But the press runs with it. Time and again, this scheme succeeds in hoodwinking the media, a beast that all too often thrives on hyperbole. This time-honored tactic repeatedly generates flagrant publicity stunts that mislead.

Now, don’t get me wrong – machine learning does deserve high praise. The ability to predict better than random guessing, even if not with high confidence for most cases, serves to improve all kinds of business and healthcare processes. That’s pay dirt. And, in certain limited areas, machine learning can be highly accurate, such as for recognizing objects like traffic lights within photographs or recognizing the presence of certain diseases from medical images.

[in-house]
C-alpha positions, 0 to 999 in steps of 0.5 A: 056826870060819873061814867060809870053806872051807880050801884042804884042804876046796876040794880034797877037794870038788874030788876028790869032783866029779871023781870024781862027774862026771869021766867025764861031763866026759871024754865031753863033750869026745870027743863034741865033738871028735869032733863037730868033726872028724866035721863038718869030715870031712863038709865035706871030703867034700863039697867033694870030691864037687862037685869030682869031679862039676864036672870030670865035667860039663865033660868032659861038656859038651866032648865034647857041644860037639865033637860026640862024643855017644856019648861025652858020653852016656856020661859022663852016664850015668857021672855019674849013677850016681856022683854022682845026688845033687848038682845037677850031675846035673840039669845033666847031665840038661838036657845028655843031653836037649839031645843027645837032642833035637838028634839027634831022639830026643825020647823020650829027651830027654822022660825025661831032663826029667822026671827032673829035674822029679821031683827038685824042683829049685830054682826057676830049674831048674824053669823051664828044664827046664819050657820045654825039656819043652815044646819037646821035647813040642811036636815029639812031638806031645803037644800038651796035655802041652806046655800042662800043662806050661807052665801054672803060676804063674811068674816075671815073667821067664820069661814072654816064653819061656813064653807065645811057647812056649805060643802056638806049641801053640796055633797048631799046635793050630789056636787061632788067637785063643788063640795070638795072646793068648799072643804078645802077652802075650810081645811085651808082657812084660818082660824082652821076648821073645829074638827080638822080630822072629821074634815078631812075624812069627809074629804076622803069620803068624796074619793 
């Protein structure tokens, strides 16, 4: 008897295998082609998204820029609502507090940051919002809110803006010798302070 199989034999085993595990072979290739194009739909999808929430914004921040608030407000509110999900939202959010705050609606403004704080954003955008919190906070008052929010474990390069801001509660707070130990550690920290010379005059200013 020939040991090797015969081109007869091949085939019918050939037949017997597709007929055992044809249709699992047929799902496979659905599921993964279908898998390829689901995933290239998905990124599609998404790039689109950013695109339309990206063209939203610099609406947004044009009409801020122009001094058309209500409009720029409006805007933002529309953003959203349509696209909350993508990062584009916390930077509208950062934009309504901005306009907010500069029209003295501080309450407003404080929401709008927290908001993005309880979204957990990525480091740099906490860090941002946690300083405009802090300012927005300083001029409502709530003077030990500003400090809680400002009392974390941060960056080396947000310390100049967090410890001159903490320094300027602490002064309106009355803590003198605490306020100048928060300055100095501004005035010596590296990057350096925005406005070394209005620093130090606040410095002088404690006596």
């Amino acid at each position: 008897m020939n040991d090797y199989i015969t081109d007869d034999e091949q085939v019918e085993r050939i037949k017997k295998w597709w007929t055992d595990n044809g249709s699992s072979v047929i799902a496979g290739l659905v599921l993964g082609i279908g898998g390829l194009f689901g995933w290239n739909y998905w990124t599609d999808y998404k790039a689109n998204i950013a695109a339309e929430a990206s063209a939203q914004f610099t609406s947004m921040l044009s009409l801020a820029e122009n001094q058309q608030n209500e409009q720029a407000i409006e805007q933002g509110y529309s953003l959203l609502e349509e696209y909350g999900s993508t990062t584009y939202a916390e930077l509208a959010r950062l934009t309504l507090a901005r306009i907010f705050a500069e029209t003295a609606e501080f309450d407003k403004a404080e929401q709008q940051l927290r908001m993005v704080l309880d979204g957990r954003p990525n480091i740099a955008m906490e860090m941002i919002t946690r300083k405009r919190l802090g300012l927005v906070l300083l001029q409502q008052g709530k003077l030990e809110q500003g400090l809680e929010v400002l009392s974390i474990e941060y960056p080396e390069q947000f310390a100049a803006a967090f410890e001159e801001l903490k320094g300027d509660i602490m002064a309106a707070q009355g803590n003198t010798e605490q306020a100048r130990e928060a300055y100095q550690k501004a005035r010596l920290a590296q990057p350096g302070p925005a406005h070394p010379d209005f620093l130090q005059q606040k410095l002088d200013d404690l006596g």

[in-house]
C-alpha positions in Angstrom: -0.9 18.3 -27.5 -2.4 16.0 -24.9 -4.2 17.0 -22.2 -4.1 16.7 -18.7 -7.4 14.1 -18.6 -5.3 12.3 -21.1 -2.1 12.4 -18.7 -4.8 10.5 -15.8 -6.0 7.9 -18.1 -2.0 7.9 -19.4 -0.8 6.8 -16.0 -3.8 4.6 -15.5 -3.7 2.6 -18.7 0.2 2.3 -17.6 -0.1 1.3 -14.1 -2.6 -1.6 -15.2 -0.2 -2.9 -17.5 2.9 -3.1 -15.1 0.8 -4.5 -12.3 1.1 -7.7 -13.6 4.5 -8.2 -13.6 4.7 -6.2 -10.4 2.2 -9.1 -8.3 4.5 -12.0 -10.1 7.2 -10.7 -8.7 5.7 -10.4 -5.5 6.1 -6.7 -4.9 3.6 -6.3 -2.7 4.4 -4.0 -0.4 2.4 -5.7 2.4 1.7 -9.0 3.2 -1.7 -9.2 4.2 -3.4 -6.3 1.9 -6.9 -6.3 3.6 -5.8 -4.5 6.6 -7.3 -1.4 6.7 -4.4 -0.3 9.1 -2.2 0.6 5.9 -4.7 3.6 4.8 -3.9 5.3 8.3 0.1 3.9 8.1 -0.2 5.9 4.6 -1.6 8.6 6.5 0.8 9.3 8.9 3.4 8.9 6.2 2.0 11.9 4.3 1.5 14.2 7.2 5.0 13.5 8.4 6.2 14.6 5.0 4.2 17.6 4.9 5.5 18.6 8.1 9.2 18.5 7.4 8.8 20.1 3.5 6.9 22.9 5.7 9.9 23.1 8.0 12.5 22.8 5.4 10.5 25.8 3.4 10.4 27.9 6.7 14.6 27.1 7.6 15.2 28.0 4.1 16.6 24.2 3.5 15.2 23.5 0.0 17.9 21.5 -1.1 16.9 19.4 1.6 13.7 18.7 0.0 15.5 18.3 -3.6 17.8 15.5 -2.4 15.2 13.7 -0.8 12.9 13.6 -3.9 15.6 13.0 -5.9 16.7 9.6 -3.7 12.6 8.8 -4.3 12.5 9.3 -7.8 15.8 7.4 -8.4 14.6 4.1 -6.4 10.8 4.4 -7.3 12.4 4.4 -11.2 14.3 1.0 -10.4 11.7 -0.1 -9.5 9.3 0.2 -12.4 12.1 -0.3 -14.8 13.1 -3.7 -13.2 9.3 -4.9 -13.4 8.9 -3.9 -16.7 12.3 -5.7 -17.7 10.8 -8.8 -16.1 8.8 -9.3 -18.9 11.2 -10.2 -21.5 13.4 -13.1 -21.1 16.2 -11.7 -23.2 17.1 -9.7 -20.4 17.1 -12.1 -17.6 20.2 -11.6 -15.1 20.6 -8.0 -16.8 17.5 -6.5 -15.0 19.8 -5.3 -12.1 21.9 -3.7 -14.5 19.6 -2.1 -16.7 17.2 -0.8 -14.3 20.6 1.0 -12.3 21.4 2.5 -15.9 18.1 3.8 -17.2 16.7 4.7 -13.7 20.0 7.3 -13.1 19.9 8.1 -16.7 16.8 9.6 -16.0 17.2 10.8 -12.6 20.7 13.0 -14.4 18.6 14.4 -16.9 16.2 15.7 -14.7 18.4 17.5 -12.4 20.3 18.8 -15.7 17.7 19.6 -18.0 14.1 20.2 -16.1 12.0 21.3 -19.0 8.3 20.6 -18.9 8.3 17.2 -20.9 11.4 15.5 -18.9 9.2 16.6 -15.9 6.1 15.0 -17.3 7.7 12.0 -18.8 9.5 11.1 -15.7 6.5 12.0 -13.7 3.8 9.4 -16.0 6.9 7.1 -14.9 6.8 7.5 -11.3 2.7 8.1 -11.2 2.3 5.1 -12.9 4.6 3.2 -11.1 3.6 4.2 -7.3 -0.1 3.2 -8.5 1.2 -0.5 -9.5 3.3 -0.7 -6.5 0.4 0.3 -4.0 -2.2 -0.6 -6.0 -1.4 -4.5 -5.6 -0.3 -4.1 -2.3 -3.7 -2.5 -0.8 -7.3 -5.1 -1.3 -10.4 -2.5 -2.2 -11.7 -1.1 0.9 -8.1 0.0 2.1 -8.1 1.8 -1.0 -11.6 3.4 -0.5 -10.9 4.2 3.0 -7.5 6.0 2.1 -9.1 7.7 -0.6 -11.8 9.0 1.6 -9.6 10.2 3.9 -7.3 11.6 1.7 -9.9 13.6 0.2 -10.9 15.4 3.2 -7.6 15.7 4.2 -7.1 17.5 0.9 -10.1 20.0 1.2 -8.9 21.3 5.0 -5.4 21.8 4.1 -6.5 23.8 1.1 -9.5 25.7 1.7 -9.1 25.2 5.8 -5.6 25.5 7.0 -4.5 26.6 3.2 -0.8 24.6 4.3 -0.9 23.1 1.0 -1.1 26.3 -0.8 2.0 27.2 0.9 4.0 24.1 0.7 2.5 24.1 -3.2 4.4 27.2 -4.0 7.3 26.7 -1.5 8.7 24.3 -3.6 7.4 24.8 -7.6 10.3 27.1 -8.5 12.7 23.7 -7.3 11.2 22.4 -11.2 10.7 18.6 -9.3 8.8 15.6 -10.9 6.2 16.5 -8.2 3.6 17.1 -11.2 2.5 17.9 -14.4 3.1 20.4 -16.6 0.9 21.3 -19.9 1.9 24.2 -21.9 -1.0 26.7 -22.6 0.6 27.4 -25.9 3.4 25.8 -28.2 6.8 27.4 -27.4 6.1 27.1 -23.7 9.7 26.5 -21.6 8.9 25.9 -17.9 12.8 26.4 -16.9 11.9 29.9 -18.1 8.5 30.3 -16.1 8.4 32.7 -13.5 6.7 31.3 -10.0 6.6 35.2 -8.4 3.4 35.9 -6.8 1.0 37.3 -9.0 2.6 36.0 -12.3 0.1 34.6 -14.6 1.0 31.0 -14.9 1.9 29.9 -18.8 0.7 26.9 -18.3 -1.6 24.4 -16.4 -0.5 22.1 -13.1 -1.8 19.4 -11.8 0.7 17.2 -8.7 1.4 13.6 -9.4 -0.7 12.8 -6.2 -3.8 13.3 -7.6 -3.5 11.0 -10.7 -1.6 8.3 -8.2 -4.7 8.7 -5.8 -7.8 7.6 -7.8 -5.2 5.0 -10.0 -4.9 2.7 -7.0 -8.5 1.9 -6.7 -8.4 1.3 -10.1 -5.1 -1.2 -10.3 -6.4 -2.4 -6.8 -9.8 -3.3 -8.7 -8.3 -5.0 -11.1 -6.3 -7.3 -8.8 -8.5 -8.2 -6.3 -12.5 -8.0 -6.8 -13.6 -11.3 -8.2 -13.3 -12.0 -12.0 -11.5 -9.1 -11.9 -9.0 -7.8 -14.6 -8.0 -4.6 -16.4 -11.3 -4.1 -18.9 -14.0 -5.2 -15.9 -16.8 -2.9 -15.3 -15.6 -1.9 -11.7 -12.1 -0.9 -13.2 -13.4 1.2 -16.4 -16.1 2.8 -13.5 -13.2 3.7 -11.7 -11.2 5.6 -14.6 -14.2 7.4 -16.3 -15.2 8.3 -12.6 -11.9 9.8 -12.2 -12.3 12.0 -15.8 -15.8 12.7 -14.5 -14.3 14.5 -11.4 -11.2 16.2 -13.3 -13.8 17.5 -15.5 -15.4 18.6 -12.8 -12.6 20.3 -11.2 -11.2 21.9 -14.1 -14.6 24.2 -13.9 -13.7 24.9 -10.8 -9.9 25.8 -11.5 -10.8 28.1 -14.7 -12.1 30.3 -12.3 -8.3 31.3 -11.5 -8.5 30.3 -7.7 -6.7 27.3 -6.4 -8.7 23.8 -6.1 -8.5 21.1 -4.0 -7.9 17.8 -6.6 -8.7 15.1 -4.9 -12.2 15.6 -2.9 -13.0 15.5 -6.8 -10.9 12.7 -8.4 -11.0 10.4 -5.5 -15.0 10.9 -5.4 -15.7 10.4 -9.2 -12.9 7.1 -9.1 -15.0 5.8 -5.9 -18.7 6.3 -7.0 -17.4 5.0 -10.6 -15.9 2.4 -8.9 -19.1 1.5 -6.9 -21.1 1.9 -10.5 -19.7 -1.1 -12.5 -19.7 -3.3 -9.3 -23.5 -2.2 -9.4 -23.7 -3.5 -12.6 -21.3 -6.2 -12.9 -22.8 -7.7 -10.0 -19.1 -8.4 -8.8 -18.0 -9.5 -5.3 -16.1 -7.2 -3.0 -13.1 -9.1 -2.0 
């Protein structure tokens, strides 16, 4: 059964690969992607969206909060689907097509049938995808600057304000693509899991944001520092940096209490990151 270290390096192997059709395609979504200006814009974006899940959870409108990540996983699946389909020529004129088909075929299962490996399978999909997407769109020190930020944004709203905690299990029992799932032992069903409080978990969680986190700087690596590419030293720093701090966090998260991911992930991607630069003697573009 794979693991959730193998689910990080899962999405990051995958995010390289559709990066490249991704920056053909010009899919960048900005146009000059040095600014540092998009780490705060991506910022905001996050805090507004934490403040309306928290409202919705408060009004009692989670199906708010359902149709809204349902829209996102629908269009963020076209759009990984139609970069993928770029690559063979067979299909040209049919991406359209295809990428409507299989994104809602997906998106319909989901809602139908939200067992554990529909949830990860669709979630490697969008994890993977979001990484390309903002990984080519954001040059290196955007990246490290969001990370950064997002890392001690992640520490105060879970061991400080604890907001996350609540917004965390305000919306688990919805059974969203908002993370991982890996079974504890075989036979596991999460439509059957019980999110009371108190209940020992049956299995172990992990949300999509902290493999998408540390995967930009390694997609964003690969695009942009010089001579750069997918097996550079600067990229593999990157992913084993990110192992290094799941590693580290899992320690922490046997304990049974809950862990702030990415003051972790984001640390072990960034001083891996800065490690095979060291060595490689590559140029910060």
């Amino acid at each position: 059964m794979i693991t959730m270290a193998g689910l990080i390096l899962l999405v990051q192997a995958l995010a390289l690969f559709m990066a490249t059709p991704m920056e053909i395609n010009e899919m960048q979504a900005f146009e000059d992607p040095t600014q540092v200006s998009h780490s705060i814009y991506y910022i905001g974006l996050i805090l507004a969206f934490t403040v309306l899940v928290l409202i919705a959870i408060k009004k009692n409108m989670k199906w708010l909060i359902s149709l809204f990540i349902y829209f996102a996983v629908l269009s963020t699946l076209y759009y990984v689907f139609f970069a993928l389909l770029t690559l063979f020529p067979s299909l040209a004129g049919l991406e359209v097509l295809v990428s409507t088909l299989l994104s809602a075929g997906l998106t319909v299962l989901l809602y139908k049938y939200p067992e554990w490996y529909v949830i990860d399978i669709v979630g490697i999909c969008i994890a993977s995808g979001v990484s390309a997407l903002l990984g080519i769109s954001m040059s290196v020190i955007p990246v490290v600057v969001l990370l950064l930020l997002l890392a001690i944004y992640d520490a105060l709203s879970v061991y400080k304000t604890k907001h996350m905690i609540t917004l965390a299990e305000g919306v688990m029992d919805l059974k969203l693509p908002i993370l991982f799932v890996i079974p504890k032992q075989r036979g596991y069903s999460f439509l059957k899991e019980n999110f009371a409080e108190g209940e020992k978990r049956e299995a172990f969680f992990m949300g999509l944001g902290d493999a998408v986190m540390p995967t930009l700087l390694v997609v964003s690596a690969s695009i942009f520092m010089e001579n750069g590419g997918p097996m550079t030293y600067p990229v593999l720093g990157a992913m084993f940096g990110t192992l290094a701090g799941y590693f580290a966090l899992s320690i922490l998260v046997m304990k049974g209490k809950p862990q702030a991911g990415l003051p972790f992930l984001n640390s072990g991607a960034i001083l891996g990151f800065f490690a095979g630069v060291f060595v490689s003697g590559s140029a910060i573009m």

But many human behaviors defy reliable prediction. Predicting them is like trying to predict the weather many weeks in advance. There’s no achieving high certainty. There’s no magic crystal ball.

Stanford’s “Gaydar” Doesn’t Perform at Face Value

Take the hype surrounding Stanford University’s infamous “gaydar” study. In its opening summary (the “abstract”), the university’s 2018 report claims their predictive model achieves 91% accuracy distinguishing gay and straight males from facial images. They reported lower performance for women, but I’m focusing here on their most highlighted and often reported result. I’ll also skip past the researcher’s problematic assertion that their results support a hormonal theory of sexuality rather than only reflecting cultural trends in self-presentation.